New from the Monkeynut - Lynch Reunion in Chicago, August 2019. It is three years after the last Lynch reunion in Texas, so it was time for another one - this time in Chicago. The locations were divided between the south side, with the Coglianese family, and George and Rick's appartment in the city. It was so nice to renew aquaintance with family members who came from all over the country and we celebrated by consuming large amounts of food and drink.


New from the Monkeynut - Trip to the great Nortwest, July 2019. A number of our good friends now live in the northwest and we haven't seen them for a while. Therefore, a trip was indicated. We flew to Portland, then up to Seattle, with a side-trip to the Olympic peninsular. A very pleasant trip, reliving old memories and creating some new ones. Pictures and details here.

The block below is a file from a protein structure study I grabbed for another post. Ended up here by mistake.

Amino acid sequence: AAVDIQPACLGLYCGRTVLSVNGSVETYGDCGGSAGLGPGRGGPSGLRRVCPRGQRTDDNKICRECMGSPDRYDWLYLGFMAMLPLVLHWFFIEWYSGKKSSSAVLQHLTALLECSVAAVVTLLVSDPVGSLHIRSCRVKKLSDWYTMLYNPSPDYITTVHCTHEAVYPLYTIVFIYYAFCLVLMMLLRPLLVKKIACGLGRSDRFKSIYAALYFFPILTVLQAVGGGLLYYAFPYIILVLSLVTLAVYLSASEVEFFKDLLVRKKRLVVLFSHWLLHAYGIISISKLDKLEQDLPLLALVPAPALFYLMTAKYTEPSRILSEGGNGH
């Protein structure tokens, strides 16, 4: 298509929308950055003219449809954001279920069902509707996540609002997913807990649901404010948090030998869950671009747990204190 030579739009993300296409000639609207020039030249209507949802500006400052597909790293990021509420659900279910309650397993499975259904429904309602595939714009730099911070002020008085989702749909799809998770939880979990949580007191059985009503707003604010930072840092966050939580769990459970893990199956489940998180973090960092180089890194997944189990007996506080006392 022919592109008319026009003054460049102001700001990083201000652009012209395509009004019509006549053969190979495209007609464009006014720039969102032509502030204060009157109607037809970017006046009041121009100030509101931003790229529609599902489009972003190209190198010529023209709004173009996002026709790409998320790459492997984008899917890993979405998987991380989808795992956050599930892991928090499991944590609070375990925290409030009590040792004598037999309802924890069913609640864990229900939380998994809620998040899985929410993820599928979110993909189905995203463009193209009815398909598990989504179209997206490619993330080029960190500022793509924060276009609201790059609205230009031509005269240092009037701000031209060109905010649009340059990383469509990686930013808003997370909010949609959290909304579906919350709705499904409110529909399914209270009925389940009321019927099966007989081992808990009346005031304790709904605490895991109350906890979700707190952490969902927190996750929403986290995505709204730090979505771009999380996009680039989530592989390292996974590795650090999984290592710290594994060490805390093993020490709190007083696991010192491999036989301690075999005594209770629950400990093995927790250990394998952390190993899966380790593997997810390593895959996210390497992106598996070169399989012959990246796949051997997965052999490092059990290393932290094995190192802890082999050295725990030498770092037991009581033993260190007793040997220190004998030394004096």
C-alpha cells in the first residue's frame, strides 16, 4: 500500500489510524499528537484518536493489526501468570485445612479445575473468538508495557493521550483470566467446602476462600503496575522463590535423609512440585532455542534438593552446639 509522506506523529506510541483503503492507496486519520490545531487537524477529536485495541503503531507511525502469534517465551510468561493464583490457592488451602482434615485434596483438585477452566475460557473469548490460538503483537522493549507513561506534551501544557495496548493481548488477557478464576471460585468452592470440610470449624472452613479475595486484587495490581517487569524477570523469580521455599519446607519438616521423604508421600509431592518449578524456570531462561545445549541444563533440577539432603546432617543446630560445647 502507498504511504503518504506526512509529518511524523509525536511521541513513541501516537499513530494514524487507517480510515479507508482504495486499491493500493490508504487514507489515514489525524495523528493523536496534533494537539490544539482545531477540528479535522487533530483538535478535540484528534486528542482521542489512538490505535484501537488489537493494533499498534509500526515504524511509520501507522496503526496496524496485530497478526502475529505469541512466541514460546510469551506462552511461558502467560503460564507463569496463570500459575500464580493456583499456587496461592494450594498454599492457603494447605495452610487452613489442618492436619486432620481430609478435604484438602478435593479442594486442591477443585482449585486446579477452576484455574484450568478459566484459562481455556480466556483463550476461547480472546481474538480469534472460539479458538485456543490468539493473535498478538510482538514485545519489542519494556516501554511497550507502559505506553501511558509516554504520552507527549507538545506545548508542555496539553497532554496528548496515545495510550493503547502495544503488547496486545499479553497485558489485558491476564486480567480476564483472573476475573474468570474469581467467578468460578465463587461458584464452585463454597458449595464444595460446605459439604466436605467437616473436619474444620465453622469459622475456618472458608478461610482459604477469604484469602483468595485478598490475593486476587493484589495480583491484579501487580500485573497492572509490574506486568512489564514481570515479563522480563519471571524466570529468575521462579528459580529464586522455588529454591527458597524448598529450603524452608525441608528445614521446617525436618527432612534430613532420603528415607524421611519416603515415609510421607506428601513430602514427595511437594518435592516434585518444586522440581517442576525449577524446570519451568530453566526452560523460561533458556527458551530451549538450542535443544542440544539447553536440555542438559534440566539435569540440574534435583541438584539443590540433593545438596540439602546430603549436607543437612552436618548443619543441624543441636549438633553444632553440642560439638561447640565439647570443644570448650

New from the Monkeynut - Cataract surgery, April 2019. When I have gone for my annual eye exam for the past several years, my eye doctor has been telling me that I have cataracts and that they can be fixed for free, courtesy of Medicare, with no pain, no fuss. I have almost no adverse symptoms - maybe it has got a little harder to read in low light, but - hey! - that's what lights are for. However, the prospect of being able to see without glasses for the most part is pretting appealing, so I finally told her to go ahead. Before the surgery, I had to select what kind of lenses I wanted. "Only the finest!" I said. Well, it turns out that Medicare only pays for them to put a piece of window glass in my eye, so that I should be able to see OK at intergalactic distances, but would need glasses for everything else. If I wanted lenses that would correct for the shape of my eye, with appropriate adjustments for astigmatism and focusing at a reasonable intermediate distance, it would cost me $10,000. (I would still have to wear reading glasses.) So much for free.